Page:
Scandal of the high street roulette losers

While the Government wants large casinos, a small machine has spawned a betting revolution by stealth in Britain
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Indy Politics

In thousands of smoke-filled rooms on high streets around the country a gambling revolution by stealth is under way.

In thousands of smoke-filled rooms on high streets around the country a gambling revolution by stealth is under way.

While the Government is under pressure to scrap plans for mega-casinos, more than 20,000 street-corner casinos are making more money than the National Lottery. "Virtual roulette" machines operate like the real thing and account for a dramatic rise in bookmakers' income. Turnover at Ladbrokes, for example, increased £3bn in 2003-04.

Now the machines, or fixed odds betting terminals (FOBTs), which also accept credit and debit cards, are under fire as more people become addicted.

Dr Mark Griffiths, professor of gambling studies at Nottingham Trent University, said: "If I wanted to design a machine that would keep people in addictive behaviour patterns, then I would invent something that you could gamble a lot on again and again. Virtual roulette is designed to do this."

GamCare, the support group for gamblers, will in April release a study that is expected to report a dramatic increase in the number of people that have contacted it for help.

Each machine generates a profit ranging from £380 a week at William Hill, to £188 at Stanley Racing. William Hill reported an increase in turnover of 93 per cent in 2004, to £4.75bn. At Stanley Racing turnover rose from £822m to almost £1.5bn, while gross profit at the Tote rose by 40 per cent. All attributed the rise to the FOBTs.

By contrast, the annual revenue at the National Lottery, which is played by 70 per cent of the adult population, is £4.5bn a year.

But the industry says an independent review by Mori found there was no evidence that the machines are addictive. It says that its voluntary code of practice has reduced the maximum bet to £15 a time and limits the number of machines in each outlet to four. It says the Mori report also found that only 0.6 per cent of the adult population use FOBTs.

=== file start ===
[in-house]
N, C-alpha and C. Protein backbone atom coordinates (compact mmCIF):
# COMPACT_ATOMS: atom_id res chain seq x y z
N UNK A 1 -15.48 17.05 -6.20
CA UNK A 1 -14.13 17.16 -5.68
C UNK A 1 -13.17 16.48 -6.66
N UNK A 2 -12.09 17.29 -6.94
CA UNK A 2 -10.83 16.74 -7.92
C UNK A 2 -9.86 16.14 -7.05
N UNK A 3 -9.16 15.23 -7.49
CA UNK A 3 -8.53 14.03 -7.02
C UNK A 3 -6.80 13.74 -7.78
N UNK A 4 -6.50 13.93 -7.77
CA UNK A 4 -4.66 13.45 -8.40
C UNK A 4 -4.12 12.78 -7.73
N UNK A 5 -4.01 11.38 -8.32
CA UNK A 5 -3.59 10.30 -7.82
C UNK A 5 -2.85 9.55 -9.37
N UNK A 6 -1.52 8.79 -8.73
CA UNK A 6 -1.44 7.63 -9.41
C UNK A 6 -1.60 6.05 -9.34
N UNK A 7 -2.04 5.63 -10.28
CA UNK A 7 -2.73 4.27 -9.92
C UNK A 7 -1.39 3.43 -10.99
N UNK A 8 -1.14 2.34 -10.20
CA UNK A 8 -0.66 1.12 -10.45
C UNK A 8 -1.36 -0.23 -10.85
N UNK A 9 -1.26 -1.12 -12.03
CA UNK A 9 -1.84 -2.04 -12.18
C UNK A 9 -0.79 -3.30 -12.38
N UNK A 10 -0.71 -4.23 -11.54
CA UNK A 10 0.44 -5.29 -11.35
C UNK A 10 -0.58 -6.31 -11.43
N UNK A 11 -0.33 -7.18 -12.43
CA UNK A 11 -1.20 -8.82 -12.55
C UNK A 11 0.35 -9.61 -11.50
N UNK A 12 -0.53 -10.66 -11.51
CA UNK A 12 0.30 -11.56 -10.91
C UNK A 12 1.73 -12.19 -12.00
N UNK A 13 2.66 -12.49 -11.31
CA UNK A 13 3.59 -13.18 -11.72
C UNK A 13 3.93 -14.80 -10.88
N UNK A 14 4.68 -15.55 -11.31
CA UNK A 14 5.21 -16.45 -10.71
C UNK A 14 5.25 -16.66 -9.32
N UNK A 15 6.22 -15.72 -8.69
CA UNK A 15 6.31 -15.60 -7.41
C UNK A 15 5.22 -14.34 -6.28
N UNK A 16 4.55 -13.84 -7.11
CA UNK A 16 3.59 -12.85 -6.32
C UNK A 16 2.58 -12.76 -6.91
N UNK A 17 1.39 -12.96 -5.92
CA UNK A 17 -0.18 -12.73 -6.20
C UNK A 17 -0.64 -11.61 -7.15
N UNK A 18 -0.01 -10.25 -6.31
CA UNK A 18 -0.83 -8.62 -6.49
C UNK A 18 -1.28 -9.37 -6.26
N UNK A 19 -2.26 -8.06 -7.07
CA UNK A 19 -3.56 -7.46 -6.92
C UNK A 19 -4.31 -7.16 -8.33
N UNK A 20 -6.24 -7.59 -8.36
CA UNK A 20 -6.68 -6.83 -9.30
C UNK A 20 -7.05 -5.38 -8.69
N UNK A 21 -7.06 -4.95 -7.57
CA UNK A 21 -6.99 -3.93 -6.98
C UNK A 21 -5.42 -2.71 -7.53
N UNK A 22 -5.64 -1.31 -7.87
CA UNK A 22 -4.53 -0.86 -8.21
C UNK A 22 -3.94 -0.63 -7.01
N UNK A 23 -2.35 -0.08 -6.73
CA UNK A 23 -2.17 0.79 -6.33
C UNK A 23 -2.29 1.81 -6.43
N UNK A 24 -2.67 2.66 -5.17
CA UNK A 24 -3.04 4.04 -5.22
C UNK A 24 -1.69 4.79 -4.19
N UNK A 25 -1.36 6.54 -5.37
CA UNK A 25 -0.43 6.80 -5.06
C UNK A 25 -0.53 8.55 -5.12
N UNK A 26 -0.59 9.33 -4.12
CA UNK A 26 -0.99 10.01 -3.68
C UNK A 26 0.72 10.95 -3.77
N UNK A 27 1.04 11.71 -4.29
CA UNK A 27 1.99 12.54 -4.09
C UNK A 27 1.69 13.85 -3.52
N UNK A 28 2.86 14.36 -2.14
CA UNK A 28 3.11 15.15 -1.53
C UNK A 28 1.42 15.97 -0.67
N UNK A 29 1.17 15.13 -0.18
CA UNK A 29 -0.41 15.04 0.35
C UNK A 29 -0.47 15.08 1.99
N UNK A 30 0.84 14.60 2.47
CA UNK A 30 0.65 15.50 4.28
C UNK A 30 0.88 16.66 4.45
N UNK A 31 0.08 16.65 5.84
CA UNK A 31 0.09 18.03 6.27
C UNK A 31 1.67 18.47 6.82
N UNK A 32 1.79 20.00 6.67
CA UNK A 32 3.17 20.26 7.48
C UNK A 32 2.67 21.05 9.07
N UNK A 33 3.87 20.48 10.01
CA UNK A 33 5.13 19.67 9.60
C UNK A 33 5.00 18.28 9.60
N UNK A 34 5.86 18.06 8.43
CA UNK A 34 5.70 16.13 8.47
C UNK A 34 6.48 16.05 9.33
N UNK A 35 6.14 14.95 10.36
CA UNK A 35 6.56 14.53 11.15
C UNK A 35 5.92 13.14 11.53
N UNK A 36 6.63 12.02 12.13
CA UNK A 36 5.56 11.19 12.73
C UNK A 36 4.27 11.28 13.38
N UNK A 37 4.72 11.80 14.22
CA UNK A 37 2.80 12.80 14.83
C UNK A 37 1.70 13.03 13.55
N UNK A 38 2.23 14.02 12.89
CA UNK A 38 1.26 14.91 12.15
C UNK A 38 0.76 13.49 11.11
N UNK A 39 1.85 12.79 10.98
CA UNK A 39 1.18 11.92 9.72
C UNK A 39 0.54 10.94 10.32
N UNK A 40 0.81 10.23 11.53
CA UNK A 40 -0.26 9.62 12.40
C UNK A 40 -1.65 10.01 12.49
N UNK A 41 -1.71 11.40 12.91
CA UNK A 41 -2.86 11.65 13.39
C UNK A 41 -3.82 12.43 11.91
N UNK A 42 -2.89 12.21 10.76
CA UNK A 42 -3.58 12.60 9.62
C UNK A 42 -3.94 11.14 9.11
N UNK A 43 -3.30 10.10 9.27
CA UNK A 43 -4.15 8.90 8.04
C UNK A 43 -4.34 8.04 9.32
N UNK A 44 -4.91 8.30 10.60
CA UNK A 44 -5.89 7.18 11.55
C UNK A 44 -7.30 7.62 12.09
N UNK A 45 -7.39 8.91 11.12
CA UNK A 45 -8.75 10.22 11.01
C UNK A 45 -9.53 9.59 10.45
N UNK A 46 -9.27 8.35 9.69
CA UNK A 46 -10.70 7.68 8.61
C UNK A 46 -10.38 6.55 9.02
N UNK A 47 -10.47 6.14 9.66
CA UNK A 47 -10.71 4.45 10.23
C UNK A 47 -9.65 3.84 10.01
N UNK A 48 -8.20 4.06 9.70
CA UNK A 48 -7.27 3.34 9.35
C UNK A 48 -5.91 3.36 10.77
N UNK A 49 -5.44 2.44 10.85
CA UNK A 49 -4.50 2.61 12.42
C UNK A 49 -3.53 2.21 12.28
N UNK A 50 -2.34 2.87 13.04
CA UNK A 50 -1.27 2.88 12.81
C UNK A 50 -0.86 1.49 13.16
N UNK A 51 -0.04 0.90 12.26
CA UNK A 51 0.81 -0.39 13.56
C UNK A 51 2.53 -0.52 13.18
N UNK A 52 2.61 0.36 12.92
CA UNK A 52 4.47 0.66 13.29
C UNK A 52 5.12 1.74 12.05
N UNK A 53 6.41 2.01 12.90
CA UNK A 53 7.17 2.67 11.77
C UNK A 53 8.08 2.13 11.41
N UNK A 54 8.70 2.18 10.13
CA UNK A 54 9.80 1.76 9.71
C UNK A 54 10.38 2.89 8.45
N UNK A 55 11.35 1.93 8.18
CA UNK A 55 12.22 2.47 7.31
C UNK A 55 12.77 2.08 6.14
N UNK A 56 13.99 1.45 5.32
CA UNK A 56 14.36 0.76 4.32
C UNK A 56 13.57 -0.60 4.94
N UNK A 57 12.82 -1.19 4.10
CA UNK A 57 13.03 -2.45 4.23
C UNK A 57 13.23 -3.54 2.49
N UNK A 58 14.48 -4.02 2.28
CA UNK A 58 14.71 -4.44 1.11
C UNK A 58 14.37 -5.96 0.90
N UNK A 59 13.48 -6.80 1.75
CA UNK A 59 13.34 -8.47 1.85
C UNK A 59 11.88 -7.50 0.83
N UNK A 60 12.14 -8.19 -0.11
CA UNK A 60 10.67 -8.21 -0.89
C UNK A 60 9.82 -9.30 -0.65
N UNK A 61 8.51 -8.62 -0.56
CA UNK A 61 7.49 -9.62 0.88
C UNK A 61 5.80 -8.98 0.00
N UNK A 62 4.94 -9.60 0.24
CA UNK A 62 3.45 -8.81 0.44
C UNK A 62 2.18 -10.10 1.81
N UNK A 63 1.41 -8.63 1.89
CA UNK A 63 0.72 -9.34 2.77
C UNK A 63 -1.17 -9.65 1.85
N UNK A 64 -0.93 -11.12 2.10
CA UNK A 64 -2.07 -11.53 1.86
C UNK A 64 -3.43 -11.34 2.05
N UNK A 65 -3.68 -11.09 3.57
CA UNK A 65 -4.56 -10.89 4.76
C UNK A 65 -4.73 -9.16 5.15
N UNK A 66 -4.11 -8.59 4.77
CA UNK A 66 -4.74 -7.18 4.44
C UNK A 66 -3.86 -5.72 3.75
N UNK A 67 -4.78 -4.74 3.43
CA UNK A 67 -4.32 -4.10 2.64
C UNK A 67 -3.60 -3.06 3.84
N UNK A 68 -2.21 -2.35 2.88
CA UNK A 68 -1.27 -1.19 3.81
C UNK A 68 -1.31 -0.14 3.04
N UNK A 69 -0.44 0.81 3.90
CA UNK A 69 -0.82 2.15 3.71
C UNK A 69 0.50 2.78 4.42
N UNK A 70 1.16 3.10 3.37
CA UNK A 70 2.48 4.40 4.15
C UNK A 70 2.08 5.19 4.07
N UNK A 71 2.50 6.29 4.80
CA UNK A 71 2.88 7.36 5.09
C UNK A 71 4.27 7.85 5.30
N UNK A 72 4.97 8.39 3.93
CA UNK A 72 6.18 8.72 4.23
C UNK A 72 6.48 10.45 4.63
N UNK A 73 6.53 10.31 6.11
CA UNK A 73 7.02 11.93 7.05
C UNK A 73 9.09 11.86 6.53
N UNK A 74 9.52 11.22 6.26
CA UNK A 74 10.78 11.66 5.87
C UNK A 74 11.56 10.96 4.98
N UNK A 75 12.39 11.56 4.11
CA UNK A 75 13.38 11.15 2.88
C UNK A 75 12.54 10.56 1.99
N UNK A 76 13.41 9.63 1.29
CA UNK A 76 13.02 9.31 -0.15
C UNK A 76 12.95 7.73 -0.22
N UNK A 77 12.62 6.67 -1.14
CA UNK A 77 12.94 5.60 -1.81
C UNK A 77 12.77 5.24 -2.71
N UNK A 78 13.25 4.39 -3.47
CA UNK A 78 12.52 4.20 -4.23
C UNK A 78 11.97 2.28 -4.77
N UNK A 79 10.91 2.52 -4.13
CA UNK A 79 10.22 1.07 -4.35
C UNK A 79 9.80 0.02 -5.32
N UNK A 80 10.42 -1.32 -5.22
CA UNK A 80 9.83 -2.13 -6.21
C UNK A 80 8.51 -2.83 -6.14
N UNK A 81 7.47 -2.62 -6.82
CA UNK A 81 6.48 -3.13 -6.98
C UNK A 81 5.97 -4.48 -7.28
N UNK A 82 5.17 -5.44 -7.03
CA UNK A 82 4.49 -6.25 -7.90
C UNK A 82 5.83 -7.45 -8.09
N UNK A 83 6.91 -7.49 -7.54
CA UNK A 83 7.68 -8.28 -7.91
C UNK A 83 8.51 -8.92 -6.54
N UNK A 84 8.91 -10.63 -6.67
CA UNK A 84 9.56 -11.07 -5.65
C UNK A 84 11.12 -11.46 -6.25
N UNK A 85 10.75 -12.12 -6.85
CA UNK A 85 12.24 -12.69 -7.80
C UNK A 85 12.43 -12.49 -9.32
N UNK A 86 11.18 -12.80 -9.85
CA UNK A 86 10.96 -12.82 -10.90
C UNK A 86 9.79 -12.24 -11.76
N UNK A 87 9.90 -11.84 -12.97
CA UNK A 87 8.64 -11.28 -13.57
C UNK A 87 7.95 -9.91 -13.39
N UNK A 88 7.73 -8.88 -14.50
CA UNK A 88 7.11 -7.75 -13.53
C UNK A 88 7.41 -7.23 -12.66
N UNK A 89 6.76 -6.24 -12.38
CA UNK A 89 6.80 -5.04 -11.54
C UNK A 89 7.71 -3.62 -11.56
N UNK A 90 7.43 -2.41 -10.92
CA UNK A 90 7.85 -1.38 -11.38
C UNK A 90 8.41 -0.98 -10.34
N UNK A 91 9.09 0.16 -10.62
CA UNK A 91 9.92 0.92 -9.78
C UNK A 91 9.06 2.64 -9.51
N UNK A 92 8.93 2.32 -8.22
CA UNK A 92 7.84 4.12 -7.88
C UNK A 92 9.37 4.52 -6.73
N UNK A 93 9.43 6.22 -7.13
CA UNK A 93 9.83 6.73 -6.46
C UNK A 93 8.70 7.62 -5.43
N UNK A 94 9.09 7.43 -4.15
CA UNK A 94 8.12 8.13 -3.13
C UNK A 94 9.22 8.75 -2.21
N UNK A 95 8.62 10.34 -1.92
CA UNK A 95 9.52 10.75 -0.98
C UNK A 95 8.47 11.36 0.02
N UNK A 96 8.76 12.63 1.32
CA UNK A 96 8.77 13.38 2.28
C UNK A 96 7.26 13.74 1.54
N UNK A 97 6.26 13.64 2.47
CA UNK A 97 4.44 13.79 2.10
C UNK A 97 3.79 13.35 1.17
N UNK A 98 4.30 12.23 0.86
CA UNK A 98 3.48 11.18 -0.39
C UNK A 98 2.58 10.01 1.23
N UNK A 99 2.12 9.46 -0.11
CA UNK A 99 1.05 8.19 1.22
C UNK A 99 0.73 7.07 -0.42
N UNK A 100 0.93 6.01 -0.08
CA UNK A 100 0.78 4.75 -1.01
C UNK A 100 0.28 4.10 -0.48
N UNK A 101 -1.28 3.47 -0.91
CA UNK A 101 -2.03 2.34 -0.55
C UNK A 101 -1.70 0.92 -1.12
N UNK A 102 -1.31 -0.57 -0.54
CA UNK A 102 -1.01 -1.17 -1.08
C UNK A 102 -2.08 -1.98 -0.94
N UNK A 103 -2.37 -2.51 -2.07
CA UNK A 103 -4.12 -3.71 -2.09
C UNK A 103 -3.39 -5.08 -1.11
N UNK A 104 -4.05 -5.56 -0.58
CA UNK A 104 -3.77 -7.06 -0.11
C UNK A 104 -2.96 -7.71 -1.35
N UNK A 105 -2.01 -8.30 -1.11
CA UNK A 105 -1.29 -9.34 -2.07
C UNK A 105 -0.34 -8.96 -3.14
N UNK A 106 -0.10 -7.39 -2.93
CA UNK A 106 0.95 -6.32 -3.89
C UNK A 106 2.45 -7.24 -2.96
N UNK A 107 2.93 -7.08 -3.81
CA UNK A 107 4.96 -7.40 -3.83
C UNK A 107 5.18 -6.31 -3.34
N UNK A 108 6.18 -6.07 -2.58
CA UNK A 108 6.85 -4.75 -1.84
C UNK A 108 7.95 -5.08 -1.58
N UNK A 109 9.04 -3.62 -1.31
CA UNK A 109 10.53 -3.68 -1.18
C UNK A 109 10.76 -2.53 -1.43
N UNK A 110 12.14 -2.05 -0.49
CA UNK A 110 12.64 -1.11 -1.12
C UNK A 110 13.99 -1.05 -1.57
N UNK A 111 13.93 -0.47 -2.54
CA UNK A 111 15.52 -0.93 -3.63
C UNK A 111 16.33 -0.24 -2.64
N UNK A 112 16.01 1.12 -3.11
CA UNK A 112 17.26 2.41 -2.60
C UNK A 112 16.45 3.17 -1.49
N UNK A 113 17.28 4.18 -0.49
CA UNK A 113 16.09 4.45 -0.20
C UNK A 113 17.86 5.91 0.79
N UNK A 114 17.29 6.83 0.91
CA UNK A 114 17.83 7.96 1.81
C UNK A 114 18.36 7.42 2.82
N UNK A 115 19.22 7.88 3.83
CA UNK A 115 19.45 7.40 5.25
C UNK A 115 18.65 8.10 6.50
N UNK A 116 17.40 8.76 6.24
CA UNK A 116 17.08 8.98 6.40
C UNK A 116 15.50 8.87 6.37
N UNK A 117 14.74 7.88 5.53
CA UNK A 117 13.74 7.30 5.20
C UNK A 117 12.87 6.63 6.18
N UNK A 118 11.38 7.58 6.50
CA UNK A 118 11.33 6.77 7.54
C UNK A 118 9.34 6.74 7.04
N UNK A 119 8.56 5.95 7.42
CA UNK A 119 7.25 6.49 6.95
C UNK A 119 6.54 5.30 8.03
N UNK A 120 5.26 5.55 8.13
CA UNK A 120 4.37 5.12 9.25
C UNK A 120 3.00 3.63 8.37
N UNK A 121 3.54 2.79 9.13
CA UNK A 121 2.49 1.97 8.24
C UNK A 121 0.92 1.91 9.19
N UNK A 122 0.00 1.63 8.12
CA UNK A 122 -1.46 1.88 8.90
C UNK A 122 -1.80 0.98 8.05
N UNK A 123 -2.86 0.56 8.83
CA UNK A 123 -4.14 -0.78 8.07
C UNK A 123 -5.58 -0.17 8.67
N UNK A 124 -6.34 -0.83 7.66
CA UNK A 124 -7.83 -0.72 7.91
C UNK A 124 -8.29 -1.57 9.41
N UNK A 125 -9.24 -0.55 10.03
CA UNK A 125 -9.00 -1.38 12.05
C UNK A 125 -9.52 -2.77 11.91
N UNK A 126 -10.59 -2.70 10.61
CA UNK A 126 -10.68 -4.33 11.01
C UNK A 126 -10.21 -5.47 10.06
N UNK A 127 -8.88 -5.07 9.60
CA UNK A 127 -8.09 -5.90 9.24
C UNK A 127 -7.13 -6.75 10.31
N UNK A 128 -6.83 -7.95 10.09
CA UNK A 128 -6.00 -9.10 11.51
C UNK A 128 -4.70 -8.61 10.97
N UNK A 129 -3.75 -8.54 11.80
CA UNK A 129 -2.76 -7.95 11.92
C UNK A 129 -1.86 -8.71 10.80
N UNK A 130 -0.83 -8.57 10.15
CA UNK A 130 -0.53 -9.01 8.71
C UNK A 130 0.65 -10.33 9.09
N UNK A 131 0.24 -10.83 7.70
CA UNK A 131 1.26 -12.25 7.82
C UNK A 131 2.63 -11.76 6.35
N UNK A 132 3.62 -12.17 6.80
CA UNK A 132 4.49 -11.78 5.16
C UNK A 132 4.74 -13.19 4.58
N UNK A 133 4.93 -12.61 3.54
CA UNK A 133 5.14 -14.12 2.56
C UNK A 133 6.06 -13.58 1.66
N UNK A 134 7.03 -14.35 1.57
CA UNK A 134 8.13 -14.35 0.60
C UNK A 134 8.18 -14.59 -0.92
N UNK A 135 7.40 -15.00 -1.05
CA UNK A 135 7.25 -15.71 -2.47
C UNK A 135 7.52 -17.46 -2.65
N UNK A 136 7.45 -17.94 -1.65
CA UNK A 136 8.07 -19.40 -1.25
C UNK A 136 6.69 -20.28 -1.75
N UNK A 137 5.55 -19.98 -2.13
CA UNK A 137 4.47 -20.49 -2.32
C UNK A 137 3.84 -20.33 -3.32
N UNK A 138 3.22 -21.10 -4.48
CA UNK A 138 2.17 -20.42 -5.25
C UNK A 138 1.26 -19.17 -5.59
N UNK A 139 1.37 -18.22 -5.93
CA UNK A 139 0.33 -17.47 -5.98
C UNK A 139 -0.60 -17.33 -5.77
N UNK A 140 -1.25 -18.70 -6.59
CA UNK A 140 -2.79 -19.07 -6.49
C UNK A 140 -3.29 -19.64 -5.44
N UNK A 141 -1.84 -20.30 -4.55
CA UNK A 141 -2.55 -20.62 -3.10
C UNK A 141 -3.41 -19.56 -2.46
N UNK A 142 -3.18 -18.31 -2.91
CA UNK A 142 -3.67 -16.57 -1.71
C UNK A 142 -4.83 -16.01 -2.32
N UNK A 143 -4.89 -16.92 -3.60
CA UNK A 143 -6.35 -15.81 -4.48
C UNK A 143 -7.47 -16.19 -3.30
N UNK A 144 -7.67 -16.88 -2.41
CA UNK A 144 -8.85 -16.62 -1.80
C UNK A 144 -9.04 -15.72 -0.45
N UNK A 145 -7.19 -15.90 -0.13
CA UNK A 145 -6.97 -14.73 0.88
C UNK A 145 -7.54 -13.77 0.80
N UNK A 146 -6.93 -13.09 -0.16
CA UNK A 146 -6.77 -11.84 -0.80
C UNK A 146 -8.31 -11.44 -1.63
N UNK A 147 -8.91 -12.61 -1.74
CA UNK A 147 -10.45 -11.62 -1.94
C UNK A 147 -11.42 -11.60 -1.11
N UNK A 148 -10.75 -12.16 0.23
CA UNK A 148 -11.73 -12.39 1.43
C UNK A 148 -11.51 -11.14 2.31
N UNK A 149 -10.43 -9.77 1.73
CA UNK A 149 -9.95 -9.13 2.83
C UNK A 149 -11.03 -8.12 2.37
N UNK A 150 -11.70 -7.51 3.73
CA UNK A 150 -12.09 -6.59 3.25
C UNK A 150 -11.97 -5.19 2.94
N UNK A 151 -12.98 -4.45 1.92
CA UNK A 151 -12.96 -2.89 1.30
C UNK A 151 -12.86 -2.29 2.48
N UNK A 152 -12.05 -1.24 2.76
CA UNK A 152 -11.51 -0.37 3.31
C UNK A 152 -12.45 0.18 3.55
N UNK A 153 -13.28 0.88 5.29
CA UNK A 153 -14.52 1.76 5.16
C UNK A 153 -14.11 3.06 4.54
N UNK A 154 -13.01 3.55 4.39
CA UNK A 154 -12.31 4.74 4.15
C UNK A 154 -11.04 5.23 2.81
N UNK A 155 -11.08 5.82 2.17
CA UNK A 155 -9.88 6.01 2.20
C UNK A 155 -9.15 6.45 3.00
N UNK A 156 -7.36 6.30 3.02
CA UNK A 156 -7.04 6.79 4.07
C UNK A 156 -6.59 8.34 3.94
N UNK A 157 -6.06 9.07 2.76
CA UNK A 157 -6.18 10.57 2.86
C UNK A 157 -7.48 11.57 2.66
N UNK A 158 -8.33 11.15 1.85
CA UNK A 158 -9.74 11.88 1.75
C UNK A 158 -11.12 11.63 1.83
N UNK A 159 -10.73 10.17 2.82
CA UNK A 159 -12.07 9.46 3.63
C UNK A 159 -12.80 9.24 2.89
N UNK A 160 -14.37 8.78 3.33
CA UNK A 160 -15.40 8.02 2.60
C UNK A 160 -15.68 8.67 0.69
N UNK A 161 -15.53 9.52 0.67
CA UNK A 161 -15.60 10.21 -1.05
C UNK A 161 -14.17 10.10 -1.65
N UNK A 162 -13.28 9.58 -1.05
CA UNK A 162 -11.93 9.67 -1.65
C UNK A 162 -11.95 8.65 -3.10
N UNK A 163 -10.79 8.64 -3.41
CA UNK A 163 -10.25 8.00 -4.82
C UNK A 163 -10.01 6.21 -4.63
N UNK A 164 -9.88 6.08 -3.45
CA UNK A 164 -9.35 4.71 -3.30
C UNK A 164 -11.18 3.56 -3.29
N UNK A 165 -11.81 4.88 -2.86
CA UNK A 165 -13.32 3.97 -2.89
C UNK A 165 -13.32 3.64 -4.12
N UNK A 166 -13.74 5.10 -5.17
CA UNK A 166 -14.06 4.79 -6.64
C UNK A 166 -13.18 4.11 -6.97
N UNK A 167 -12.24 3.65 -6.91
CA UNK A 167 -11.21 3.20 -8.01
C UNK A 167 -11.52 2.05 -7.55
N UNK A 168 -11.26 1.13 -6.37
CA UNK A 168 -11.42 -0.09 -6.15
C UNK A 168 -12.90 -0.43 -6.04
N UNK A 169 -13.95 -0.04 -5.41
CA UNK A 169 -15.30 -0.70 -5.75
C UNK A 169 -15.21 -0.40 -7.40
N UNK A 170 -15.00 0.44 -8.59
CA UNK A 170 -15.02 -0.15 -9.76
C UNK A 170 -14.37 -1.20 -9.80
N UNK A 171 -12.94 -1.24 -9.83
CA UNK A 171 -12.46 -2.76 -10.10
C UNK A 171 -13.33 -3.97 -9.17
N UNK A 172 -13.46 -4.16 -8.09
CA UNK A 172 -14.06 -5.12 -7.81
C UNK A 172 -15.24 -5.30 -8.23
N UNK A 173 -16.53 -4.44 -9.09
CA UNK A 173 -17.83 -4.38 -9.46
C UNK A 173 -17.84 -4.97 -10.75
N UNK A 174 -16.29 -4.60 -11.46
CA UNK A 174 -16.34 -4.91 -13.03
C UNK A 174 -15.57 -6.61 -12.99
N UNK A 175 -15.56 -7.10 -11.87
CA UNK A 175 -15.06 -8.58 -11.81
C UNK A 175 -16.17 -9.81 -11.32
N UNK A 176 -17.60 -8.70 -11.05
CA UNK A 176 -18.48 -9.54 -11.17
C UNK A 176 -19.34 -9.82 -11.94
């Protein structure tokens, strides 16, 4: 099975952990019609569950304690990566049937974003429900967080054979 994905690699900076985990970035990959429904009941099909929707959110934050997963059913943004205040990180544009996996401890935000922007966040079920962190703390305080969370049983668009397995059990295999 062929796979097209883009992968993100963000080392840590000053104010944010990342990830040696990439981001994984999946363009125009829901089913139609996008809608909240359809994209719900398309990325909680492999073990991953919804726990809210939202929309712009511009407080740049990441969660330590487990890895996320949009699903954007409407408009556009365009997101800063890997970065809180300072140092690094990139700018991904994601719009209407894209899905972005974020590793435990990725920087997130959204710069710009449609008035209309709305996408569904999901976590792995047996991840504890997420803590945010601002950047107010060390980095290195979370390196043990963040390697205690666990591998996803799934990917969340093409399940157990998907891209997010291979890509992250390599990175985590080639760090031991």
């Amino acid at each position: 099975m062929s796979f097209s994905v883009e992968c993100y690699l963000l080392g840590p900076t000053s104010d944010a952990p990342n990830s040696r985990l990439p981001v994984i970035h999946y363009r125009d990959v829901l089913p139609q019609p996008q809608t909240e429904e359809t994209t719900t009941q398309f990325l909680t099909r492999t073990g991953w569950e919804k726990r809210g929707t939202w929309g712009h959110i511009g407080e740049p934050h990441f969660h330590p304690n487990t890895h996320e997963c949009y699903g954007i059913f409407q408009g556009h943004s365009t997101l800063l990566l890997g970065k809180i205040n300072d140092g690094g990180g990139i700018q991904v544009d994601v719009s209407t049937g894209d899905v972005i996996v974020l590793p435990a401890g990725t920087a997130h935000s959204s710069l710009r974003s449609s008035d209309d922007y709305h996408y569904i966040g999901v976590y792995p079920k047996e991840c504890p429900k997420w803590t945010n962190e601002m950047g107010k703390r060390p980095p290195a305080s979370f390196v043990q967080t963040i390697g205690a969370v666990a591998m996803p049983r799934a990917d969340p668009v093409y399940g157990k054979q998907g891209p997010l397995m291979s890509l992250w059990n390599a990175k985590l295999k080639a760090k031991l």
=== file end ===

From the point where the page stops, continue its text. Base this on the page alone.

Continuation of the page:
Professor Peter Collins, chief executive of GamCare and director of gambling studies at Salford University, said: "The difference between the number of users and turnover is a great mystery. On the one hand, they say the machines are hardly used; on the other, hand they account for a substantial amount of the profits."

At a Coral betting shop in east London The Independent on Sunday talked on Friday afternoon to some of the punters. Dave, 32, a construction worker, won £300 in a few minutes, but lost it in 20. Phil, 40, a banker, says he has lost £6,000 this year, but won £4,000 last year. "It's all swings and roundabouts," he said.

But James Burton, 51, told the IoS that the machines have "blown his life apart". A recovering gambling addict, he moved to Bedford "because there are no casinos here". His habit landed him in jail for embezzlement, and he lost his wife and family.

In Bedford he rebuilt his life, until discovering the machines. "When I saw the machines I knew that was it," he said. "The most I've put in is £4,300 in one afternoon. Then I started on the credit cards and spent £3,000.

"Once the ball is rolling you can't stop it. I ended up in a psychiatric hospital and then a homeless hostel."

When the machines were rolled out from 2001 the industry agreed to produce the voluntary code of practice and submit to the review by Mori.

The draft of the review, which has been handed to the Department for Culture, Media and Sport, says: "There is no evidence in this study which suggests that FOBTs are closely associated with problem gambling."

Tom Kelly, chief executive of the Association of British Bookmakers, said: "The explanation of the huge turnover and low number of players is that these machines have a low profit margin.

"I think 20,000 machines is as far as we are going to get because the code of practice limits the number of machines per shop to four."

Richard Caborn, the Sport minister, agreed that there is "no evidence" the machines are addictive, but added: "We do not base decisions on one report.

" The jury is still out and we will continue to monitor the machines."

James Burton will be the subject of a 90-minute documentary, 'The Confession', to be broadcast on BBC2 in April

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